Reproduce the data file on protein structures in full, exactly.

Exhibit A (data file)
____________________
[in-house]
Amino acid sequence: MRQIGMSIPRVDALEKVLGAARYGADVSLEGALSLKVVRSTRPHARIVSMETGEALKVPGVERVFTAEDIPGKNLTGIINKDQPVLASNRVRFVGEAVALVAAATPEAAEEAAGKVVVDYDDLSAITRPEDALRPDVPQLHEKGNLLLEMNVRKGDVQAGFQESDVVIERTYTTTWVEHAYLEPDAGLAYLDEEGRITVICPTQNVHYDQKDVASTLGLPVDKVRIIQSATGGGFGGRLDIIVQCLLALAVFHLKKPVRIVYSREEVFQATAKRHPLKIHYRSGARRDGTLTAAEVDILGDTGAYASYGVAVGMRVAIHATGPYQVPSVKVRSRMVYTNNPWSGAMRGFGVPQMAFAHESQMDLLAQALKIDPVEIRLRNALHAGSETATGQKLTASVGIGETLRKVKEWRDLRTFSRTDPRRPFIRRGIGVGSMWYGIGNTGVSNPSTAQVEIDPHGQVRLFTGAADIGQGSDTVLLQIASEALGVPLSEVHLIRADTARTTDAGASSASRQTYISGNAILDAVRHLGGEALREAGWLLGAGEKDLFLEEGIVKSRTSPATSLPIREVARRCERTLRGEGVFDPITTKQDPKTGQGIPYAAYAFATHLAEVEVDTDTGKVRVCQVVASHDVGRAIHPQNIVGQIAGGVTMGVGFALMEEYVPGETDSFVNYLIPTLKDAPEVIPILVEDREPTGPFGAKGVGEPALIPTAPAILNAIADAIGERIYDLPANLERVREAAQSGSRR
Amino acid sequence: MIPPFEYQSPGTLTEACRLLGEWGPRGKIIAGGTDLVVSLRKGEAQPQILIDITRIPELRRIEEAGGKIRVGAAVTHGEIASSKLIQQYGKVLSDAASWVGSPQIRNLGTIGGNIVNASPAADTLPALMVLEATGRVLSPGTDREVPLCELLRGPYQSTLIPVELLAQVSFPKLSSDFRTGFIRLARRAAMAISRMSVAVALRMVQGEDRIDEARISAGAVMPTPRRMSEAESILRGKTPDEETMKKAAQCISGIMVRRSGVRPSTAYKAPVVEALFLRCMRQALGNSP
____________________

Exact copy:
[in-house]
Amino acid sequence: MRQIGMSIPRVDALEKVLGAARYGADVSLEGALSLKVVRSTRPHARIVSMETGEALKVPGVERVFTAEDIPGKNLTGIINKDQPVLASNRVRFVGEAVALVAAATPEAAEEAAGKVVVDYDDLSAITRPEDALRPDVPQLHEKGNLLLEMNVRKGDVQAGFQESDVVIERTYTTTWVEHAYLEPDAGLAYLDEEGRITVICPTQNVHYDQKDVASTLGLPVDKVRIIQSATGGGFGGRLDIIVQCLLALAVFHLKKPVRIVYSREEVFQATAKRHPLKIHYRSGARRDGTLTAAEVDILGDTGAYASYGVAVGMRVAIHATGPYQVPSVKVRSRMVYTNNPWSGAMRGFGVPQMAFAHESQMDLLAQALKIDPVEIRLRNALHAGSETATGQKLTASVGIGETLRKVKEWRDLRTFSRTDPRRPFIRRGIGVGSMWYGIGNTGVSNPSTAQVEIDPHGQVRLFTGAADIGQGSDTVLLQIASEALGVPLSEVHLIRADTARTTDAGASSASRQTYISGNAILDAVRHLGGEALREAGWLLGAGEKDLFLEEGIVKSRTSPATSLPIREVARRCERTLRGEGVFDPITTKQDPKTGQGIPYAAYAFATHLAEVEVDTDTGKVRVCQVVASHDVGRAIHPQNIVGQIAGGVTMGVGFALMEEYVPGETDSFVNYLIPTLKDAPEVIPILVEDREPTGPFGAKGVGEPALIPTAPAILNAIADAIGERIYDLPANLERVREAAQSGSRR
Amino acid sequence: MIPPFEYQSPGTLTEACRLLGEWGPRGKIIAGGTDLVVSLRKGEAQPQILIDITRIPELRRIEEAGGKIRVGAAVTHGEIASSKLIQQYGKVLSDAASWVGSPQIRNLGTIGGNIVNASPAADTLPALMVLEATGRVLSPGTDREVPLCELLRGPYQSTLIPVELLAQVSFPKLSSDFRTGFIRLARRAAMAISRMSVAVALRMVQGEDRIDEARISAGAVMPTPRRMSEAESILRGKTPDEETMKKAAQCISGIMVRRSGVRPSTAYKAPVVEALFLRCMRQALGNSP